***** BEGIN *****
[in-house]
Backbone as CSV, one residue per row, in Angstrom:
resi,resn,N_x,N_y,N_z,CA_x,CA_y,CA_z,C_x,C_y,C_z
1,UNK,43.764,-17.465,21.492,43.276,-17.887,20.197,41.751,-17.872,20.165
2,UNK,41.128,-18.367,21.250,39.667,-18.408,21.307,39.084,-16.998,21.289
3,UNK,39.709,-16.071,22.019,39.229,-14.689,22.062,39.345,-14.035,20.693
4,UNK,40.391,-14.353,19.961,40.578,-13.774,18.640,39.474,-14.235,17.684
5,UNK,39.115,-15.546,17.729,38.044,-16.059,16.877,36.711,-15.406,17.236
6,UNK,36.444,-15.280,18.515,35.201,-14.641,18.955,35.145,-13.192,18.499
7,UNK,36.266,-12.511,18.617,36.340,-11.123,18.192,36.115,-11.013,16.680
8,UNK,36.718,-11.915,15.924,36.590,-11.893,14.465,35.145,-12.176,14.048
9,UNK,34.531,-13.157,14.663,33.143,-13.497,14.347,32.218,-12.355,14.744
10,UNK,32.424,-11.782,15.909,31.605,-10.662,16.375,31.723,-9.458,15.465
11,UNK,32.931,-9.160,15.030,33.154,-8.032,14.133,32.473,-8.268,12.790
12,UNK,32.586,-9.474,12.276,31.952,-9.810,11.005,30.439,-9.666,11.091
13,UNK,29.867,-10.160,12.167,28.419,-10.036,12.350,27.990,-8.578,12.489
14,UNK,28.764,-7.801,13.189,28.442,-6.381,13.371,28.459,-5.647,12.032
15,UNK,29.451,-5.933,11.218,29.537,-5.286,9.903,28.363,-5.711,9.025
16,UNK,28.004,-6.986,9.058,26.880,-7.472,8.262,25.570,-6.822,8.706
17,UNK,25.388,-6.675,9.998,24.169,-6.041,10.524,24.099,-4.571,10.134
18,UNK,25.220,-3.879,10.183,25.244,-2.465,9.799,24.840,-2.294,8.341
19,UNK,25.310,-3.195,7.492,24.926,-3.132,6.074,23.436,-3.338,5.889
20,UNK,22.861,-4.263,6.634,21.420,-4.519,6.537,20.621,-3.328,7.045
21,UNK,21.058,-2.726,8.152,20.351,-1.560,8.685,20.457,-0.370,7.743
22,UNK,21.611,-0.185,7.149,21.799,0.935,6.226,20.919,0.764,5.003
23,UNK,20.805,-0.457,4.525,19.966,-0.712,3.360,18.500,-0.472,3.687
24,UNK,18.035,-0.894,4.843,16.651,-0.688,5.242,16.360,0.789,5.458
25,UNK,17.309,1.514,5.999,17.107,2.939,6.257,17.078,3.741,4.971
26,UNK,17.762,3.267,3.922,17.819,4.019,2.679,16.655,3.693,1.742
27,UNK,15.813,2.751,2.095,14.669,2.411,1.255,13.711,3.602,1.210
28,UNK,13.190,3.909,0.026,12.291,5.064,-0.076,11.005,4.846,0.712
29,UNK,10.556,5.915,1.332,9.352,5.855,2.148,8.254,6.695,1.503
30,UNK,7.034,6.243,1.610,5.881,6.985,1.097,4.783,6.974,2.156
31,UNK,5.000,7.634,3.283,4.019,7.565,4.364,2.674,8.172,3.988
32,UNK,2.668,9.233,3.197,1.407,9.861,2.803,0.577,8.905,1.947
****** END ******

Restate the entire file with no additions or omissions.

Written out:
[in-house]
Backbone as CSV, one residue per row, in Angstrom:
resi,resn,N_x,N_y,N_z,CA_x,CA_y,CA_z,C_x,C_y,C_z
1,UNK,43.764,-17.465,21.492,43.276,-17.887,20.197,41.751,-17.872,20.165
2,UNK,41.128,-18.367,21.250,39.667,-18.408,21.307,39.084,-16.998,21.289
3,UNK,39.709,-16.071,22.019,39.229,-14.689,22.062,39.345,-14.035,20.693
4,UNK,40.391,-14.353,19.961,40.578,-13.774,18.640,39.474,-14.235,17.684
5,UNK,39.115,-15.546,17.729,38.044,-16.059,16.877,36.711,-15.406,17.236
6,UNK,36.444,-15.280,18.515,35.201,-14.641,18.955,35.145,-13.192,18.499
7,UNK,36.266,-12.511,18.617,36.340,-11.123,18.192,36.115,-11.013,16.680
8,UNK,36.718,-11.915,15.924,36.590,-11.893,14.465,35.145,-12.176,14.048
9,UNK,34.531,-13.157,14.663,33.143,-13.497,14.347,32.218,-12.355,14.744
10,UNK,32.424,-11.782,15.909,31.605,-10.662,16.375,31.723,-9.458,15.465
11,UNK,32.931,-9.160,15.030,33.154,-8.032,14.133,32.473,-8.268,12.790
12,UNK,32.586,-9.474,12.276,31.952,-9.810,11.005,30.439,-9.666,11.091
13,UNK,29.867,-10.160,12.167,28.419,-10.036,12.350,27.990,-8.578,12.489
14,UNK,28.764,-7.801,13.189,28.442,-6.381,13.371,28.459,-5.647,12.032
15,UNK,29.451,-5.933,11.218,29.537,-5.286,9.903,28.363,-5.711,9.025
16,UNK,28.004,-6.986,9.058,26.880,-7.472,8.262,25.570,-6.822,8.706
17,UNK,25.388,-6.675,9.998,24.169,-6.041,10.524,24.099,-4.571,10.134
18,UNK,25.220,-3.879,10.183,25.244,-2.465,9.799,24.840,-2.294,8.341
19,UNK,25.310,-3.195,7.492,24.926,-3.132,6.074,23.436,-3.338,5.889
20,UNK,22.861,-4.263,6.634,21.420,-4.519,6.537,20.621,-3.328,7.045
21,UNK,21.058,-2.726,8.152,20.351,-1.560,8.685,20.457,-0.370,7.743
22,UNK,21.611,-0.185,7.149,21.799,0.935,6.226,20.919,0.764,5.003
23,UNK,20.805,-0.457,4.525,19.966,-0.712,3.360,18.500,-0.472,3.687
24,UNK,18.035,-0.894,4.843,16.651,-0.688,5.242,16.360,0.789,5.458
25,UNK,17.309,1.514,5.999,17.107,2.939,6.257,17.078,3.741,4.971
26,UNK,17.762,3.267,3.922,17.819,4.019,2.679,16.655,3.693,1.742
27,UNK,15.813,2.751,2.095,14.669,2.411,1.255,13.711,3.602,1.210
28,UNK,13.190,3.909,0.026,12.291,5.064,-0.076,11.005,4.846,0.712
29,UNK,10.556,5.915,1.332,9.352,5.855,2.148,8.254,6.695,1.503
30,UNK,7.034,6.243,1.610,5.881,6.985,1.097,4.783,6.974,2.156
31,UNK,5.000,7.634,3.283,4.019,7.565,4.364,2.674,8.172,3.988
32,UNK,2.668,9.233,3.197,1.407,9.861,2.803,0.577,8.905,1.947